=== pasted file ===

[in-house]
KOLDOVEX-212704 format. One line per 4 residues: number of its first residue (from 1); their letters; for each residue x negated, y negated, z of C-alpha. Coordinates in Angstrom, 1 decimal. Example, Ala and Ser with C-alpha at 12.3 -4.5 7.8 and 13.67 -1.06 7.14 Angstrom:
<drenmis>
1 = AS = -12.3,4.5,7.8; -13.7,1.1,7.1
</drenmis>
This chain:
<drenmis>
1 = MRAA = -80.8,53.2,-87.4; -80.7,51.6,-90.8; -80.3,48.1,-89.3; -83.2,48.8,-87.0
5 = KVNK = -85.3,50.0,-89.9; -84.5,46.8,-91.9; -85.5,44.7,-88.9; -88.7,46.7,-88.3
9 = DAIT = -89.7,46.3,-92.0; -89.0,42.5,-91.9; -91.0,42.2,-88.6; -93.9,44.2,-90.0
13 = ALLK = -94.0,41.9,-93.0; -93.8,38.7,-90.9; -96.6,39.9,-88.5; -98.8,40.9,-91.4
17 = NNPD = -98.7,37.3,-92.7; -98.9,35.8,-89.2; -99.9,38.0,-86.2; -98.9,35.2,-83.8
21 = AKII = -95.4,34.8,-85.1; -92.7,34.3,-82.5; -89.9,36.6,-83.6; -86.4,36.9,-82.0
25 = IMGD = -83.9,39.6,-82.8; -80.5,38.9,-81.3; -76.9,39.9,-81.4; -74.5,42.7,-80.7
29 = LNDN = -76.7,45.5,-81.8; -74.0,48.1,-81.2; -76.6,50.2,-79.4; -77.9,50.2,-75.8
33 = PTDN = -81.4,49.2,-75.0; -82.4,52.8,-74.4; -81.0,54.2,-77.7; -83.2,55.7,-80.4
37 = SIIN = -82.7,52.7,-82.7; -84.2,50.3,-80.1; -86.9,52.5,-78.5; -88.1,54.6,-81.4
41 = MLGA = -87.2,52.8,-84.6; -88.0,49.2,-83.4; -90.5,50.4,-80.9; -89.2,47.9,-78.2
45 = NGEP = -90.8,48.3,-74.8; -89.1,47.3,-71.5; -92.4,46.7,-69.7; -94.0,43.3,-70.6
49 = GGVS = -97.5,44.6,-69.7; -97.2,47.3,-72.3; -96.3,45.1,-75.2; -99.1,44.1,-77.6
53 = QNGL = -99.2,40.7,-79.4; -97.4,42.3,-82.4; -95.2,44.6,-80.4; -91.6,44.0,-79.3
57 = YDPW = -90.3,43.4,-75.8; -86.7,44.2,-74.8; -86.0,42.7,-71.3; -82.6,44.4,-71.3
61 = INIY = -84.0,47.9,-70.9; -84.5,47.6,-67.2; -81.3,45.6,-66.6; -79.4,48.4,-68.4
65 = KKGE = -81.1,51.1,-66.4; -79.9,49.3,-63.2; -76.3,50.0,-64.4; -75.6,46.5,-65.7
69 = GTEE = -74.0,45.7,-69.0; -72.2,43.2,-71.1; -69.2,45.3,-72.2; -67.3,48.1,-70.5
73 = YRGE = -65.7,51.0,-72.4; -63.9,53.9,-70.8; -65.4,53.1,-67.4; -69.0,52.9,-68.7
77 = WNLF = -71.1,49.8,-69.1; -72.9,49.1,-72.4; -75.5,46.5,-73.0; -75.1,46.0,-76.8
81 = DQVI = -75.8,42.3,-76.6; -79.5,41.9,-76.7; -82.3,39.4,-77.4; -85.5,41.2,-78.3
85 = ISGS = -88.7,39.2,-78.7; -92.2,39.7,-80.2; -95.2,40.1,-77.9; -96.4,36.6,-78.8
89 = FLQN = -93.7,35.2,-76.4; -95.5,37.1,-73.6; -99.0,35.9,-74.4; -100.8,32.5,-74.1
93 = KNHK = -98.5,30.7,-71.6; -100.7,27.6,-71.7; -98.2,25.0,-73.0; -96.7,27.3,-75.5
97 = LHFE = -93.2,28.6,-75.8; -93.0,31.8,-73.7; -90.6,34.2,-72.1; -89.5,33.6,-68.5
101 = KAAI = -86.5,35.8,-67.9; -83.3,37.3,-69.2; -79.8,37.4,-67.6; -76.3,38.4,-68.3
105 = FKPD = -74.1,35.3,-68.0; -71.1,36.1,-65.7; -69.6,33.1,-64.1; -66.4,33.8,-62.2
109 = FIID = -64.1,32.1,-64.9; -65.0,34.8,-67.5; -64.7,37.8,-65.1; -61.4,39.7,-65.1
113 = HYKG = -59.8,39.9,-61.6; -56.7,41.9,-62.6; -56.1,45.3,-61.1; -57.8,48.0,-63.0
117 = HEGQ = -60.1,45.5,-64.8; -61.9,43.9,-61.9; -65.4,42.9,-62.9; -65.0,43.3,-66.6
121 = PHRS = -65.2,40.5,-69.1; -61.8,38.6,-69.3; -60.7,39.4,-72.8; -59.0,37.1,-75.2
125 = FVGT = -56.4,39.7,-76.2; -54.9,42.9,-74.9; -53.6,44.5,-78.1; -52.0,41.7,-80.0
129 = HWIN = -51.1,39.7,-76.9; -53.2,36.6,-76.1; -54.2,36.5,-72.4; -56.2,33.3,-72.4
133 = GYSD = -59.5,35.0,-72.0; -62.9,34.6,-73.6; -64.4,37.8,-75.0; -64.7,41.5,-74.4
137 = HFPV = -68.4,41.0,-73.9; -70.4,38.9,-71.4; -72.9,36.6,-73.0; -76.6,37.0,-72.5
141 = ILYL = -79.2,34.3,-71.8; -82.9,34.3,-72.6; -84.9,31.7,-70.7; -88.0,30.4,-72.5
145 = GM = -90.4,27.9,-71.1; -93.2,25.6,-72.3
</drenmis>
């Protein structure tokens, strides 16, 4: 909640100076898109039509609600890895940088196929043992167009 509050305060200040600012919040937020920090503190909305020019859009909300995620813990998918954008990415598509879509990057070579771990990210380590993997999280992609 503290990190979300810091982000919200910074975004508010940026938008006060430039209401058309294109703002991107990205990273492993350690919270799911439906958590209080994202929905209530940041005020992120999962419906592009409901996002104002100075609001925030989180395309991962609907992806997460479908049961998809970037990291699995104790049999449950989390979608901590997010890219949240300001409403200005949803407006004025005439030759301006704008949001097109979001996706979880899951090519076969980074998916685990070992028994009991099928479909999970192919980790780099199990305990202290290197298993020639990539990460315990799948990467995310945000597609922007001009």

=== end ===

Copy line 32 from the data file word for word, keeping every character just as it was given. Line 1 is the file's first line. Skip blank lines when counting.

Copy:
97 = LHFE = -93.2,28.6,-75.8; -93.0,31.8,-73.7; -90.6,34.2,-72.1; -89.5,33.6,-68.5